National Womens History Month

March is National Women's History Month

Since 1910, March 8th has been observed as International Women's Day by people around the World.

It remembers March 8th 1857, when women from various New York City factories staged a protest over working conditions.

That is why March was chosen to be National Women's History Month in the United States.

The first Women's Day celebration in the United States was also in New York City in 1909, but Congress did not establish National Women's History Week until 1981 to be commemorated annually the second week of March. In 1987, Congress expanded the week to a month. Every year since, Congress has passed a resolution for Women’s History Month, and the president has issued a proclamation.

The idea of creating such a celebration did not spring fully developed from the minds of its Congressional sponsors. Research to recover women's "lost" stories began on college campuses in the early 1970s. But in elementary and secondary school history textbooks, the imbalance remained glaring: women were outnumbered eleven to one.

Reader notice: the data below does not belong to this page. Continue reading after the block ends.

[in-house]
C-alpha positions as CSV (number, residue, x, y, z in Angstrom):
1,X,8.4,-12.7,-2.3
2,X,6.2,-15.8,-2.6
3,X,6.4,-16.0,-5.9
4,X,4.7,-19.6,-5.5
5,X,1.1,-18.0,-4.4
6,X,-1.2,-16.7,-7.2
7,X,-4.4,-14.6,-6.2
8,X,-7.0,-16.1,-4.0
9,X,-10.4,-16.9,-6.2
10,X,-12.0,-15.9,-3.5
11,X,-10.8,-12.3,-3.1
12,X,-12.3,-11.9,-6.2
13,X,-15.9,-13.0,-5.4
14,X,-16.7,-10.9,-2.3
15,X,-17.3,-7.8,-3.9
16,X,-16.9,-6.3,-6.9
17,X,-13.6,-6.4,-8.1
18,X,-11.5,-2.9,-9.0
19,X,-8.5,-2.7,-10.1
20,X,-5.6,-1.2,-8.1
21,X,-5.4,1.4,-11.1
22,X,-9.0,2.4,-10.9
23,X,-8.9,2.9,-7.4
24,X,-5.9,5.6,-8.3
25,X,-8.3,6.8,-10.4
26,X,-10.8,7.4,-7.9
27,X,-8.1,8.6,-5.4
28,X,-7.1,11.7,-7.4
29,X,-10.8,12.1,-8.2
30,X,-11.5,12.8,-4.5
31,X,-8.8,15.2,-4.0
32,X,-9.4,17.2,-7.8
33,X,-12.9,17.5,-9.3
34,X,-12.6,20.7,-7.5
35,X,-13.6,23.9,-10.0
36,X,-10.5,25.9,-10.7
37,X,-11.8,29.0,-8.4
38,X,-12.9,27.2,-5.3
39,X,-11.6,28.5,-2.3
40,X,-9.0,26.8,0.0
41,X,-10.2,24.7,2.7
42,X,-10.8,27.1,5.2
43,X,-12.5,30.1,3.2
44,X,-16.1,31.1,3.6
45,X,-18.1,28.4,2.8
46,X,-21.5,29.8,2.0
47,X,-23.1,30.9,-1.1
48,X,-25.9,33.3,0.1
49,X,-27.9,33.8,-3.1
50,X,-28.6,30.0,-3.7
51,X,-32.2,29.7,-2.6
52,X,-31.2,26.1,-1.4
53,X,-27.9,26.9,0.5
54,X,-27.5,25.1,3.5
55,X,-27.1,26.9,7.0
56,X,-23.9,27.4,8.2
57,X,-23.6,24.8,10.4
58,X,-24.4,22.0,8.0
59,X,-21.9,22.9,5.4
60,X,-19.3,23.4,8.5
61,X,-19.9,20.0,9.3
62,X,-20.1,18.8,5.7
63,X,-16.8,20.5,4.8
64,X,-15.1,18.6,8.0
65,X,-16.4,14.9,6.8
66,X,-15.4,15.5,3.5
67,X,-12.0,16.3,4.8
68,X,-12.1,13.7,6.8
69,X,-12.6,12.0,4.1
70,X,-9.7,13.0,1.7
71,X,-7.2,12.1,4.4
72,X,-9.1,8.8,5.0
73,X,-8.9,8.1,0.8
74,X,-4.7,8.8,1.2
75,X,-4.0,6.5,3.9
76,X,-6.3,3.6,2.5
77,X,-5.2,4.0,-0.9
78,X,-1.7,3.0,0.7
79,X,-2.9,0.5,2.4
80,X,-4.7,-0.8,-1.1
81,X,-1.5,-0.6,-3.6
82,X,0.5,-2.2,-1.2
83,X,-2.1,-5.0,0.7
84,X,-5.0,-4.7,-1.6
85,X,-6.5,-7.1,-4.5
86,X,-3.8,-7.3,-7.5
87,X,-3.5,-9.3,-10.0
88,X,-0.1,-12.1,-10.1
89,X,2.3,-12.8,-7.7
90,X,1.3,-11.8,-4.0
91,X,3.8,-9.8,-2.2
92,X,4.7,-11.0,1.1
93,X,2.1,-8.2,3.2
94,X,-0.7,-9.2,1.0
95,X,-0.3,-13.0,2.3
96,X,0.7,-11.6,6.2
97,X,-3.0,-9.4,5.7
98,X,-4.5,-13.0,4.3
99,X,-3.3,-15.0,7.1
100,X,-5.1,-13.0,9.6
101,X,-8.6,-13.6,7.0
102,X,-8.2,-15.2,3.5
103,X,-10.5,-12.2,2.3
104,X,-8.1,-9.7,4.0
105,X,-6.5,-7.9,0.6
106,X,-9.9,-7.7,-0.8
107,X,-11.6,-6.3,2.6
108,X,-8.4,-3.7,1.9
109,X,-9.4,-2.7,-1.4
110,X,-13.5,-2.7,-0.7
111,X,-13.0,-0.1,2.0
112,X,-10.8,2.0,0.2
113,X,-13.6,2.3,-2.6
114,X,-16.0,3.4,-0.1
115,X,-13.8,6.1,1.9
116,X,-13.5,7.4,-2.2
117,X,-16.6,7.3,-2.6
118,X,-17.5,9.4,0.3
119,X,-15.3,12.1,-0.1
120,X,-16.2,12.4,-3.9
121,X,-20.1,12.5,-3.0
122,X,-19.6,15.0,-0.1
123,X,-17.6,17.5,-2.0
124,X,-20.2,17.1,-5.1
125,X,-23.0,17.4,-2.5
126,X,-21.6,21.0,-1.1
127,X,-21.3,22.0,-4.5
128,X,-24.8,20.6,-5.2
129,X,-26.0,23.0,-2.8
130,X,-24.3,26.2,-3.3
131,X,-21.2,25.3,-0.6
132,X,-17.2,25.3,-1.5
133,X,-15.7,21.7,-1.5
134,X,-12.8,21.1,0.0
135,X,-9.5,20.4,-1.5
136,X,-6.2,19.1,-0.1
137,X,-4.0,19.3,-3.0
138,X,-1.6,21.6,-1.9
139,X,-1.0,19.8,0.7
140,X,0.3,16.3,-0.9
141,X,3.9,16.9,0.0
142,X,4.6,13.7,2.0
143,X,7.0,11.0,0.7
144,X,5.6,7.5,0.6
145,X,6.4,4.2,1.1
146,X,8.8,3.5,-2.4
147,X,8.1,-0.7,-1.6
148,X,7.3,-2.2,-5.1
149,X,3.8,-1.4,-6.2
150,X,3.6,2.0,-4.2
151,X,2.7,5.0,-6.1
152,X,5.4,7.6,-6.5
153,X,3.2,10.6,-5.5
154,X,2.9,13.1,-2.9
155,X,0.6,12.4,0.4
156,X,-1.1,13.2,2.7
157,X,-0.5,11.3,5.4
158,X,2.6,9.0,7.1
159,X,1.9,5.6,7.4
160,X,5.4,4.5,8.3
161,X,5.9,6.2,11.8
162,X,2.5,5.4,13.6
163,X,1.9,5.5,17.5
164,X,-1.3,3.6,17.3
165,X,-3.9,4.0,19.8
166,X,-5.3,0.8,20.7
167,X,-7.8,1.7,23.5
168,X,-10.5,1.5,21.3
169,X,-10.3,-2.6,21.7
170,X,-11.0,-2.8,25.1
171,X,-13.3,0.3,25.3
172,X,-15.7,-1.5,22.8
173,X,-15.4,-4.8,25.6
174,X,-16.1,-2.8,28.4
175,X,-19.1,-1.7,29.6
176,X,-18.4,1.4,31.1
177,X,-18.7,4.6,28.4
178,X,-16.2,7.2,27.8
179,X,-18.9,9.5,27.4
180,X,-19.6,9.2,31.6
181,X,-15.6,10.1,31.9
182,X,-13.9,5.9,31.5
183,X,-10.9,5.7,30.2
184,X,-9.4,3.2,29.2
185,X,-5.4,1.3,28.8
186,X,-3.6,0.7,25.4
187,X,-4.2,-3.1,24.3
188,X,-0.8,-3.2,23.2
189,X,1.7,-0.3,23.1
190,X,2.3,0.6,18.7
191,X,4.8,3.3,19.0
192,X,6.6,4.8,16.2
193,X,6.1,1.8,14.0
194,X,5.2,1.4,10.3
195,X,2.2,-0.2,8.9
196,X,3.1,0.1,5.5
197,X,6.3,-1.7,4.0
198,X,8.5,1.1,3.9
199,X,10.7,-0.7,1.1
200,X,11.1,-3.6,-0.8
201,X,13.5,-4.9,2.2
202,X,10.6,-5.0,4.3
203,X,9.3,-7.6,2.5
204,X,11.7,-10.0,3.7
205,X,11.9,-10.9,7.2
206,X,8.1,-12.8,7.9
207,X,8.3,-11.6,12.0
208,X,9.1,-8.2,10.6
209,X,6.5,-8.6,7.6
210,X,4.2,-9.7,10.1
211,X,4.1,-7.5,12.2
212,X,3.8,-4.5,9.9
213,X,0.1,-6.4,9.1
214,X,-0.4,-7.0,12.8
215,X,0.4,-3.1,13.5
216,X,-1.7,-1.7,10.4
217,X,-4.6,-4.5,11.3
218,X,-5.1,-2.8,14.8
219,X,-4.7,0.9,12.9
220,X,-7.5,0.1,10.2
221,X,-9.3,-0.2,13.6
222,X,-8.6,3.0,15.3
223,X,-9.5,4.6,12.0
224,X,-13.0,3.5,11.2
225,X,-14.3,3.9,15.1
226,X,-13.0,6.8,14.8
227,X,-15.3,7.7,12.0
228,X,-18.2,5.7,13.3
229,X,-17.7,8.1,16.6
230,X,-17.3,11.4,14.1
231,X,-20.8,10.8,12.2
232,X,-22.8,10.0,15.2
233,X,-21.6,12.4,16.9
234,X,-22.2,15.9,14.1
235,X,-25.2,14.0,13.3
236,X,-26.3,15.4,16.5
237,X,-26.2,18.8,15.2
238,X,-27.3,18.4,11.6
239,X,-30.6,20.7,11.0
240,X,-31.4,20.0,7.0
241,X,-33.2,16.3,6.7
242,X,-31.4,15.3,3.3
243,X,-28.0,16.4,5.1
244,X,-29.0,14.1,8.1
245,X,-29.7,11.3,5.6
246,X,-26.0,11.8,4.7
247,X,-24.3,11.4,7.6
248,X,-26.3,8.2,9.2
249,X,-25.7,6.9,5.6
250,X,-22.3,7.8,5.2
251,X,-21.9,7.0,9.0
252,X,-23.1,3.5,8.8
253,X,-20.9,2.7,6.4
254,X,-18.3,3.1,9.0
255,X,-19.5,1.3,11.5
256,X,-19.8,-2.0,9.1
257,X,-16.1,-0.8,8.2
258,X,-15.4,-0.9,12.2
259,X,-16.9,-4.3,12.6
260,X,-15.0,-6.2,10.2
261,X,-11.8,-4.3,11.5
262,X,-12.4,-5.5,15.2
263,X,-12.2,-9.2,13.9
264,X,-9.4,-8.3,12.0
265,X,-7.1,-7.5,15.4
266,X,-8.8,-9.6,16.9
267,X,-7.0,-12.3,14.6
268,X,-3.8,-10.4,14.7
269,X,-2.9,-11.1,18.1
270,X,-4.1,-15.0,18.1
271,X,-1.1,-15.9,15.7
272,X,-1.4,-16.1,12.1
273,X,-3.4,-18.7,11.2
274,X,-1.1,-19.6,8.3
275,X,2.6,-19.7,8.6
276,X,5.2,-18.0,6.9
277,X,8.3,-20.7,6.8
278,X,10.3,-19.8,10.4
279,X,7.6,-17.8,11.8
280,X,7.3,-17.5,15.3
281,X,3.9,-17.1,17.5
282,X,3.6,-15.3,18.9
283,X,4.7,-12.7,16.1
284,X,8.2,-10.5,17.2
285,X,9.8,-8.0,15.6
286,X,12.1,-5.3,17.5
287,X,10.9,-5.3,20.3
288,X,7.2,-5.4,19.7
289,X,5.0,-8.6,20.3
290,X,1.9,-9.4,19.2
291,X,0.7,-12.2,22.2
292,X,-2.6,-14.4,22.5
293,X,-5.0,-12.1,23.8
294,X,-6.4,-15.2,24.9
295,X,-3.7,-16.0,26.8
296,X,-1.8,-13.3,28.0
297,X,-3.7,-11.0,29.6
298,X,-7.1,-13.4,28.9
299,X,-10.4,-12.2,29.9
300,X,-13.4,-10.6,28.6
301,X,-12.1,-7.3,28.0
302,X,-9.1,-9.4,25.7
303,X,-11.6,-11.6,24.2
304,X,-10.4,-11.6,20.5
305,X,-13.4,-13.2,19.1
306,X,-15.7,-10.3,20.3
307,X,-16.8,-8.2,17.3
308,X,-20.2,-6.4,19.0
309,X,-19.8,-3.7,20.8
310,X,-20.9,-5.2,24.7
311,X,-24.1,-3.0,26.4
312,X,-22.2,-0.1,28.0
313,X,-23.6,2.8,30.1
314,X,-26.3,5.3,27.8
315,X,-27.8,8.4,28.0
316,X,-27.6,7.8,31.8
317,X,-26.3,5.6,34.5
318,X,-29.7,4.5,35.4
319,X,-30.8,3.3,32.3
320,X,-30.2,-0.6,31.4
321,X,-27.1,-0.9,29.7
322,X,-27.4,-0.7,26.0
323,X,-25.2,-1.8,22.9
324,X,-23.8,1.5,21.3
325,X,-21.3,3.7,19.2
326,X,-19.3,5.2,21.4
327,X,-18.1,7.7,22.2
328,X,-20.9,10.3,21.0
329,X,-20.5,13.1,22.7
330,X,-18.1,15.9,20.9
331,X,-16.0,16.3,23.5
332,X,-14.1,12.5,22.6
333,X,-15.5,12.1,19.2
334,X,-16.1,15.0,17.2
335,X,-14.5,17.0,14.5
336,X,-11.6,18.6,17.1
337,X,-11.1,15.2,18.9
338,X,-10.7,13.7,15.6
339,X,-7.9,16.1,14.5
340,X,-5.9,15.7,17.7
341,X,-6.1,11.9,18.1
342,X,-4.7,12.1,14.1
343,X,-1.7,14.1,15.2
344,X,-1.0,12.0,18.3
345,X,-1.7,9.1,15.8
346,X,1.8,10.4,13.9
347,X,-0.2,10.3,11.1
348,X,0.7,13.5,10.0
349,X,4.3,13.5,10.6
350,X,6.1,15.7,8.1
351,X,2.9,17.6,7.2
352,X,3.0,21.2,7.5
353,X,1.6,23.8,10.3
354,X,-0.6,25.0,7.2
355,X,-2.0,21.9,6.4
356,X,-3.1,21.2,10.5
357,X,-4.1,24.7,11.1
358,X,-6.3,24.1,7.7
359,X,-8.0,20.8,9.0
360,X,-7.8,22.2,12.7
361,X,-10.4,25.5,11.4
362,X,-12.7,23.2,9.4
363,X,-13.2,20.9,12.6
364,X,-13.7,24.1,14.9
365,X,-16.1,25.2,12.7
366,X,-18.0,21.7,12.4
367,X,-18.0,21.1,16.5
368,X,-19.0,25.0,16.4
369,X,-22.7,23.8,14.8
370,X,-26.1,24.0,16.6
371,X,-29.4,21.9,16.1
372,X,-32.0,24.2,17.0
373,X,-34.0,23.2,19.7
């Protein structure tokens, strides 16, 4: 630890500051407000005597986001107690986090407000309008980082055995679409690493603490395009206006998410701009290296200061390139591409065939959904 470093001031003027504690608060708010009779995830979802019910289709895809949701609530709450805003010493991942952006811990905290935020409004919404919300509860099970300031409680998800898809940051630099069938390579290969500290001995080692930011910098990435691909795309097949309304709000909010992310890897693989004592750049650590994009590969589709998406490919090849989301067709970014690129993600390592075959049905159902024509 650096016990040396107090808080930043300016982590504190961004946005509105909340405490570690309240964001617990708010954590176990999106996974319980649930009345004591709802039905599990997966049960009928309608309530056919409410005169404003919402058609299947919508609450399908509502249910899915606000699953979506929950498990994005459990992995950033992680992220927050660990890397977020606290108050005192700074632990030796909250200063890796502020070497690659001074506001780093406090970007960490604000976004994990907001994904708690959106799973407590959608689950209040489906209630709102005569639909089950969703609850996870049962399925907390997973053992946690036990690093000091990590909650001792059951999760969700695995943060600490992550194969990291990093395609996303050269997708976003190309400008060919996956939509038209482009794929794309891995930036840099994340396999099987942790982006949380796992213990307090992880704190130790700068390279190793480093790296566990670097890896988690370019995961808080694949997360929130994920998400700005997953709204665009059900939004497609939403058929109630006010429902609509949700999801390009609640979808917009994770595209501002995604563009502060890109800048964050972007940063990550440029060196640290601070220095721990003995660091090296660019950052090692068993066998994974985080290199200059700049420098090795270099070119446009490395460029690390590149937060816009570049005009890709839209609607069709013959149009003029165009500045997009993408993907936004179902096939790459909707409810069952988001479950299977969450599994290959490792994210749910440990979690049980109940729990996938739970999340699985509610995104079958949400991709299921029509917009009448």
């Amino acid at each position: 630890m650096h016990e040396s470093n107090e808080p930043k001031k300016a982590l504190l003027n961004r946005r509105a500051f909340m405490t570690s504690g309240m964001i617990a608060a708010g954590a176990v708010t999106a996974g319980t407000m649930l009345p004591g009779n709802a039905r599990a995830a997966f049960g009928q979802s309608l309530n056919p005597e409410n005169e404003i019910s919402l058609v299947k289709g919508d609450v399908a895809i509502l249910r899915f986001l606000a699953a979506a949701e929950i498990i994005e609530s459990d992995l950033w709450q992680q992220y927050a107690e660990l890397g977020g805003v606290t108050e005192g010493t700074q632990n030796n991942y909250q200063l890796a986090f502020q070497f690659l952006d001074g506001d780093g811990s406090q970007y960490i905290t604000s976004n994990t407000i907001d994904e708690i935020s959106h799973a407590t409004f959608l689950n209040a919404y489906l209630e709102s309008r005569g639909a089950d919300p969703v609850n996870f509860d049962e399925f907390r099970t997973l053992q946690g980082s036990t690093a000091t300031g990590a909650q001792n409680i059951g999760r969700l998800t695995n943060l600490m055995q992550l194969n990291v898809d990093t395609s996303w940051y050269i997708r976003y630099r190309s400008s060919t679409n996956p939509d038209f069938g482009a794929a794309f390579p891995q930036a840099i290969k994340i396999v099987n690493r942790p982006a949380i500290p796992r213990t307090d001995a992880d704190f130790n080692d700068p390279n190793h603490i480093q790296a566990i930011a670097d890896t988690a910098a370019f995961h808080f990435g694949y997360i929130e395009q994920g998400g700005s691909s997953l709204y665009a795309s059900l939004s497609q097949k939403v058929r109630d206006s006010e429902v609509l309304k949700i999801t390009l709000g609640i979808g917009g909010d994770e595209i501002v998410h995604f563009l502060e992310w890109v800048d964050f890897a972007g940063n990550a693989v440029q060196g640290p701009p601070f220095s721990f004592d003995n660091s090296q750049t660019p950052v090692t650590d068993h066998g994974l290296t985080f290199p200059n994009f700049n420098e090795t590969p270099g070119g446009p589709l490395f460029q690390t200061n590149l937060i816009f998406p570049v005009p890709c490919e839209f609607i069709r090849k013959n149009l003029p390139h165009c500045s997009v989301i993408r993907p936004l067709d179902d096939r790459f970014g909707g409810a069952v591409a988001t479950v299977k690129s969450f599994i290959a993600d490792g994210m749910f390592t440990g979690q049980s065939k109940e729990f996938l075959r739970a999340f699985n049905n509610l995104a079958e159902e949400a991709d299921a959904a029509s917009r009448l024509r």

In 1978, the founders of the National Women's History Project began asking the historical question, "But what were the women doing?" And they've been sharing the answers about women's historic and contemporary contributions with the public ever since. Teachers, librarians, workplace program planners, and others have responded enthusiastically, integrating events for National Women's History Month into their March calendars.

Women's history does not rewrite history, but it does add very different perspectives about what is historically significant. Traditionally, history has focused on political, military, and economic leaders and events. That approach has virtually excluded women, both leaders and ordinary citizens, from history books. In addition to exploring the contributions of leaders in the public sphere, women's history also examines women's activities in the private sphere, and women's experiences at the crossroads where the two spheres meet and interact.

Source: National Women's History Project.

Educational Attainment of Women by Race
[Source: U.S. Census Bureau]

Womens Earnings
[Source: U.S. Census Bureau]

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